New approach to quantify uncertainty in large scale models helps researchers predict fluid flow through porous subsurface media at more detailed scale.
Researchers improved the predictive capabilities of subsurface flow models by developing new, more efficient equations that account for length scales at which predictions are made and the hydrological measurements that are made in the field.
To protect humans and the environment, there is a need to accurately predict the fate and transport of contaminants in the groundwater and subsurface sediments. Armed with more accurate predictive models, land stewards and managers can take appropriate actions to isolate and remove contaminants.
What scientists know about complex natural systems is inherently uncertain mainly because of very incomplete knowledge of the structure and function of the subsurface environment. Depending on the amount and type of available data, uncertainty in predictions can be so large that it makes them useless. For this reason uncertainty quantification is now an essential part of predictive modeling. A group of scientists from the Pacific Northwest National Laboratory has now proposed a new computational method that allows a researcher to identify the scale at which predictions can be made with an acceptable level of uncertainty, as defined by the researcher. At a given scale, this method can provide guidance regarding where and how many additional measurements are required to make predictions with that desired level of uncertainty.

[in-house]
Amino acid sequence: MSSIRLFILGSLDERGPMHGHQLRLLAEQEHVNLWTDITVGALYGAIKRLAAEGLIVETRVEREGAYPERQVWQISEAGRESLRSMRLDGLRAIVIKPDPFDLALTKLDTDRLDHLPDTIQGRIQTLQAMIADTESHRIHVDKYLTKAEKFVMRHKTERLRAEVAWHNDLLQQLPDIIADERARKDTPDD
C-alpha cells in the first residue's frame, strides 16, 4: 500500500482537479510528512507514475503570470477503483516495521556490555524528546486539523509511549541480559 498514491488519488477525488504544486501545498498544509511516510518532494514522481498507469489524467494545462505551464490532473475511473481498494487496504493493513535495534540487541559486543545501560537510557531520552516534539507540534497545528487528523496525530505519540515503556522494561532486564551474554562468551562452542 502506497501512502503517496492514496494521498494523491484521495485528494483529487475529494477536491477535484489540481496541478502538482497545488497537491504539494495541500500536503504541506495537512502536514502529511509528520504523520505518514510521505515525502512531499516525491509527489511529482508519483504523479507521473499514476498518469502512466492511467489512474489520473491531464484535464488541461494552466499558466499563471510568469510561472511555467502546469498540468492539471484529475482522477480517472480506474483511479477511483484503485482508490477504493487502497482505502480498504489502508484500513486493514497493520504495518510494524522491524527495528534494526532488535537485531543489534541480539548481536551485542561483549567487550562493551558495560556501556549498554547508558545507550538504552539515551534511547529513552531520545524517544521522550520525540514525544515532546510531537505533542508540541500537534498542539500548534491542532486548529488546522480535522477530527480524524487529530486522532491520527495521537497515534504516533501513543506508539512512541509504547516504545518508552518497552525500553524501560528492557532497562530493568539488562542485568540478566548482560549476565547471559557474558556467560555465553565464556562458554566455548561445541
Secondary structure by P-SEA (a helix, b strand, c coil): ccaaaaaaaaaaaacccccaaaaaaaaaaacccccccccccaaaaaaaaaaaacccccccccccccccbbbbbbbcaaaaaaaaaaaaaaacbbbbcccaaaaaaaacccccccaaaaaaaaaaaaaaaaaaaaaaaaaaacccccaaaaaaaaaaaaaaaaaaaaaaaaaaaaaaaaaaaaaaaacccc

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This research was supported by the U.S. Department of Energy (DOE) Office of Advanced Scientific Computing Research (ASCR) as part of the Early Career Award ‘‘New Dimension Reduction Methods and Scalable Algorithms for Multiscale Nonlinear Phenomena’’ and by the Subsurface Biogeochemical Research (SBR) program of the Office of Biological and Environmental Research (BER), within DOE’s Office of Science, through the Pacific Northwest National Laboratory (PNNL) SBR Scientific Focus Area project. Funding also came from the Italian Ministry of Education, Universities and Research (MUIR); the Water Joint Programming Initiative’s WaterWorks 2014 project WE-NEED:WatEr NEEDs availability, quality and sustainability; and the European Union’s Horizon 2020 Research and Innovation programme, Furthering the Knowledge Base for Reducing the Environmental Footprint of Shale Gas Development (FRACRISK).
Tartakovsky, A. M., Panzeri, M., Tartakovsky, G. D., and Guadagnini, A. "Uncertainty quantification in scale-dependent models of flow in porous media." Water Resources Research 53(11), 9392–9401 (2017). [DOI:10.1002/2017WR020905].
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